As mentioned before, permanent disability is one rule which allows you to access your superannuation before age 55 (as the standard rule of retirement from the workforce does not apply until at least age 55). Obviously it is unfortunate for anybody to be permanently disabled, however, if a person is permanently disabled, a 15% tax offset applies in relation to the pension. In the above example, the amount of tax payable on the $20,000 pension was $4,170. If the person was permanently disabled, then a 15% tax offset would apply to the $18,000 taxable component (element taxed). which works out to be $2,700. In this case, the amount of tax payable would reduce from $4,170 to $1,470 (which is a substantial change).

    Finally, in rare cases, some people will have a taxable component (element untaxed) instead of a taxable component (element taxed). In these cases, no 15% tax offset applies if you are permanently disabled, but otherwise, the rules are the same. So using the above example of a $20,000 pension, tax of $4,170 would apply if we were talking about the taxable component (element untaxed). regardless of whether or not you are permanently disabled.

    If you are 55-59

    In this age bracket, you would usually only have access to your superannuation if you have retired from the workforce or if you are using a special type of pension known as a transition-to-retirement pension or TTR pension. Importantly, a transition-to-retirement pension does not allow lump sums. See topic (1) for more information on the rules for accessing your super.

    Lump Sums

    The tax rules on lump sum withdrawals are as follows:

    • There is no tax on the tax-free component .
    • On the taxable component (element taxed) a lifetime cap applies (i.e. the amount withdrawn each financial year is remembered and added to the total). On the first $150,000 there is no tax, but on any amount above that there is 16.5% tax (incl. 1.5% Medicare levy).
    • In rare cases, if you have the taxable component (element untaxed). then a lifetime cap applies (i.e. the amount withdrawn each financial year is remembered and added to the total). On the first $150,000 the tax rate is 16.5% (incl. 1.5% Medicare levy). On any amount above this (up to $1.1m), the tax rate is 31.5% (incl. 1.5% Medicare levy). Finally, if you were to exceed $1.1m, then the tax rate increases to 46.5% (incl. 1.5% Medicare levy).

    For example, suppose you had withdrawn $140,000 against the lifetime cap in previous financial years in relation to the taxable component (element taxed). This financial year you withdraw a lump sum of $20,000 where 70% is the taxable component (element taxed) and the other 30% is the tax-free component. Of this $20,000 lump sum, 70% or $14,000 will be counted as the taxable component (element taxed). This will bring your lifetime cap up to $154,000. Consequently, $4,000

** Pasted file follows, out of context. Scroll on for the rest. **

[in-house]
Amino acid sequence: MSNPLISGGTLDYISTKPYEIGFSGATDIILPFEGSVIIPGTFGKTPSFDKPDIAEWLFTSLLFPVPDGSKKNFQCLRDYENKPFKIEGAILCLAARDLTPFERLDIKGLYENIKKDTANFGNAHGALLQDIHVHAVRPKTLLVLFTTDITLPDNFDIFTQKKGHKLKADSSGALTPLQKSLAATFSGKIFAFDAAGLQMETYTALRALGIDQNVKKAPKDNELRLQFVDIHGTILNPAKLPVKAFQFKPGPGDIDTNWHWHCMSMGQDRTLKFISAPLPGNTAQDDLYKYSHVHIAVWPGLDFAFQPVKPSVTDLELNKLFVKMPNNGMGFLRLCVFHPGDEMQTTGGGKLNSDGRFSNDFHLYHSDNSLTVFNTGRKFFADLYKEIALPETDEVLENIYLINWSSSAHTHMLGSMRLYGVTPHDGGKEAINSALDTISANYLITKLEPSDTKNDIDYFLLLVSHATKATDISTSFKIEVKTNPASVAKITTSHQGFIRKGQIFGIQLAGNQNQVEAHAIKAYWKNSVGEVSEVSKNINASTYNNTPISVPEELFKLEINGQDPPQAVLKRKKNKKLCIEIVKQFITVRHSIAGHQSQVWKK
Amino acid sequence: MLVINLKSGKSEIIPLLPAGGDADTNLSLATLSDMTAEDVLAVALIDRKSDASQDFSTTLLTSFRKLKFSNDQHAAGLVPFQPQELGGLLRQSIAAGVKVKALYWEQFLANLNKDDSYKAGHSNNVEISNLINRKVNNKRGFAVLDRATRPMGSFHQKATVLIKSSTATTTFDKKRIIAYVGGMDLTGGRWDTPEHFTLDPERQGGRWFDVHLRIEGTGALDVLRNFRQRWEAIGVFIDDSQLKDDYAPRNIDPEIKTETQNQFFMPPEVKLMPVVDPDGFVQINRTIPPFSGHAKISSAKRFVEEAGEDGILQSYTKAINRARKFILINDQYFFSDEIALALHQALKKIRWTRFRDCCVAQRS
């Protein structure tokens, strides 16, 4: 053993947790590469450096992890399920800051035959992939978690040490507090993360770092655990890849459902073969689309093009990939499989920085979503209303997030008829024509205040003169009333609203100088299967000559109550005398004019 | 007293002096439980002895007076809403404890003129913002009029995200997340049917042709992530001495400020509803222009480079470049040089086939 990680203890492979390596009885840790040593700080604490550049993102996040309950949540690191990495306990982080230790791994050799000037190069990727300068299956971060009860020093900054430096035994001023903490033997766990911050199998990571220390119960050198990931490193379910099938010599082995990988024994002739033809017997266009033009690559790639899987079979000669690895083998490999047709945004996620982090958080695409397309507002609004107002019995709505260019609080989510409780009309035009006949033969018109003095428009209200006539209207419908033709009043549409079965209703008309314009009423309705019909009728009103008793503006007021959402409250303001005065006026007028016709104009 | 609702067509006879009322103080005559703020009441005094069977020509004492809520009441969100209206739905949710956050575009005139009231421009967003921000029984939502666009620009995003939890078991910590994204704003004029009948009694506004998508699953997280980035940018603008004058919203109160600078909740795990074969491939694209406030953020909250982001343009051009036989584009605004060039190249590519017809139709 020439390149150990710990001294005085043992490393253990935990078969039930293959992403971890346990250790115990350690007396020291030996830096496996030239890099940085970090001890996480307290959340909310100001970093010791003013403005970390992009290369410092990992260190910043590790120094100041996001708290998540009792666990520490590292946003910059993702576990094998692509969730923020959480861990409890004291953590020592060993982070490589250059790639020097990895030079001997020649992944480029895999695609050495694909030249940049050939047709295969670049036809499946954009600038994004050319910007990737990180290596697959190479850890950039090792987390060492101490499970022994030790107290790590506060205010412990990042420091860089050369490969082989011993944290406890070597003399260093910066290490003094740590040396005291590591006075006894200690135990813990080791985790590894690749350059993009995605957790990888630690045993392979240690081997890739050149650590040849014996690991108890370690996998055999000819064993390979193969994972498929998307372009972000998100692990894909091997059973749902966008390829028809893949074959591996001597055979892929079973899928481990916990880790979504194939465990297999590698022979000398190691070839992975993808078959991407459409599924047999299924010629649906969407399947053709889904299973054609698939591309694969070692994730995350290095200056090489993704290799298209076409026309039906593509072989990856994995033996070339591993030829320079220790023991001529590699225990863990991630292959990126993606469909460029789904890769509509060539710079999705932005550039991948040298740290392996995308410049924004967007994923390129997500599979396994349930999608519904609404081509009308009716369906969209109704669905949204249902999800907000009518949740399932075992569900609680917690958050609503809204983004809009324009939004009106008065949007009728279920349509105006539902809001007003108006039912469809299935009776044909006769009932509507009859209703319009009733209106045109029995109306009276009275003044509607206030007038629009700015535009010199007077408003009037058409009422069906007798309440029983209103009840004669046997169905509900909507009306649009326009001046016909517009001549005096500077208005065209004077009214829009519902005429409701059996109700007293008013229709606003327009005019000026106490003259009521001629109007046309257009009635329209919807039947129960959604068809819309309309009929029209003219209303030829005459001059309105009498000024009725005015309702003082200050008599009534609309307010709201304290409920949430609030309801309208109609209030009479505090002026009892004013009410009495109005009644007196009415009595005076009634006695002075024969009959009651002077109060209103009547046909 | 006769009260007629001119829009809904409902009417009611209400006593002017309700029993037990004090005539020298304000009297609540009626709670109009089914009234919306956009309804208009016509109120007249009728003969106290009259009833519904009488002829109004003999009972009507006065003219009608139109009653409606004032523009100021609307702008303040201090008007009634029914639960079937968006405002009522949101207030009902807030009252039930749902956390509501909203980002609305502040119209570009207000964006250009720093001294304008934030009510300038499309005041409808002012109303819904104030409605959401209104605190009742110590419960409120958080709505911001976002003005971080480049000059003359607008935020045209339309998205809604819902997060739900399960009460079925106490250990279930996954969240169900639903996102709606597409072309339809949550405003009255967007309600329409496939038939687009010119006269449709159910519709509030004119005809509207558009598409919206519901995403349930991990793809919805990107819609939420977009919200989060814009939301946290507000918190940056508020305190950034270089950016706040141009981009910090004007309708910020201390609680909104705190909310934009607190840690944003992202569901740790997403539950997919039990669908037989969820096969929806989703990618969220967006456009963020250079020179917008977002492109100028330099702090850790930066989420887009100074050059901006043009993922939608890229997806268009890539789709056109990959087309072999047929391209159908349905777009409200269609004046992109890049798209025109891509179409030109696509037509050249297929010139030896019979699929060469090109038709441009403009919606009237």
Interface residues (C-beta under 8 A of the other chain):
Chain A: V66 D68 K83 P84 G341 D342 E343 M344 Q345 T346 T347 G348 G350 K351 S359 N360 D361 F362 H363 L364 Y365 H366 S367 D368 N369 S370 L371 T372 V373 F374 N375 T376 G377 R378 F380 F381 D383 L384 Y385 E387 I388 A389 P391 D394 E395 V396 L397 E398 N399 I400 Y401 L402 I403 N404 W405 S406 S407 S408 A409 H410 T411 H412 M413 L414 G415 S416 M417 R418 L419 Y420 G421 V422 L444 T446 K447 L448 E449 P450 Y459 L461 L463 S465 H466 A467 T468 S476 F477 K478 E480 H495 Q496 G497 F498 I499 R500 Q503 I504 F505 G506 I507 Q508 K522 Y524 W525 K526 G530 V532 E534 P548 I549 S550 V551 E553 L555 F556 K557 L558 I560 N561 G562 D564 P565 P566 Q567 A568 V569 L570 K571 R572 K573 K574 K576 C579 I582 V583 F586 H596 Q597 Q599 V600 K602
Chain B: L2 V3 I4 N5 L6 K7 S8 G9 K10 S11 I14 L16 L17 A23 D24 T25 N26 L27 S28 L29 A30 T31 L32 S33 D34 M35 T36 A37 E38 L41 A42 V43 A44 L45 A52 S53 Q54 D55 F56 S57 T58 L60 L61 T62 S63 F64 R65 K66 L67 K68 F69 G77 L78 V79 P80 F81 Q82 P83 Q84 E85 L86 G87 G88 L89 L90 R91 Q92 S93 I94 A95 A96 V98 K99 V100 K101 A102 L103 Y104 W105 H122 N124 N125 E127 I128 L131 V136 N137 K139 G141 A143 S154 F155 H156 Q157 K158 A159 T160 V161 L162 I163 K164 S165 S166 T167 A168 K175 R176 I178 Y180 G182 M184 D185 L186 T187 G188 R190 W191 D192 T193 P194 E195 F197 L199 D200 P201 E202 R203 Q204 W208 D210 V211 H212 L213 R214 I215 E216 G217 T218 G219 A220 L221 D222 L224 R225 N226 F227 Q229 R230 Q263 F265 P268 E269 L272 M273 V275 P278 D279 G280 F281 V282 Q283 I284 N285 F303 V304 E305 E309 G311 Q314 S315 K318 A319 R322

will be taxed at 16.5% (incl. 1.5% Medicare levy), so you will have to pay tax of $660.

    Note: When you withdraw a lump sum, the proportional rule applies so you cannot choose which tax components to withdraw. If 70% of your super is the taxable component (element taxed) and the other 30% is the tax-free component. then your lump sum must be made up in the same proportion.

    Pensions

    On a pension, there is:

    • no tax on the tax-free component ,
    • but the taxable component (element taxed) goes onto your tax return and is taxed at marginal tax rates (incl. 1.5% Medicare levy), less a 15% tax offset.

    Before you start a pension, your superannuation will be made up of the tax-free component and the taxable component (element taxed) in a particular proportion (e.g. 10% and 90% respectively). The proportion (or ratio) immediately before you start the pension is the proportion that will apply for the life of the pension. In other words, the proportion is struck at the beginning and does not change. A good adviser will be aware of this fact and may use this knowledge in recommending a financial plan.

    For example, suppose you commence a pension paying $20,000 each year where 10% is the tax-free component and 90% is the taxable component (element taxed). When lodging your tax return, $2,000 (or 10%) will not be counted, although the other $18,000 (or 90%) will count. Suppose you have other income, so $10,000 is taxed at the 15% marginal tax rate while the remaining $8,000 is taxed at the higher 30% tax rate. In actual fact, the first $10,000 will be taxed at 1.5% (15% tax plus the 1.5% Medicare levy minus the 15% tax offset). This will result in tax of $150. The remaining $8,000 will then be taxed at 16.5% (30% tax plus the 1.5% Medicare levy minus the 15% tax offset). This will result in tax of $1,320. Adding together the $150 and the $1,320 then the total amount of tax payable on the $20,000 pension is $1,470.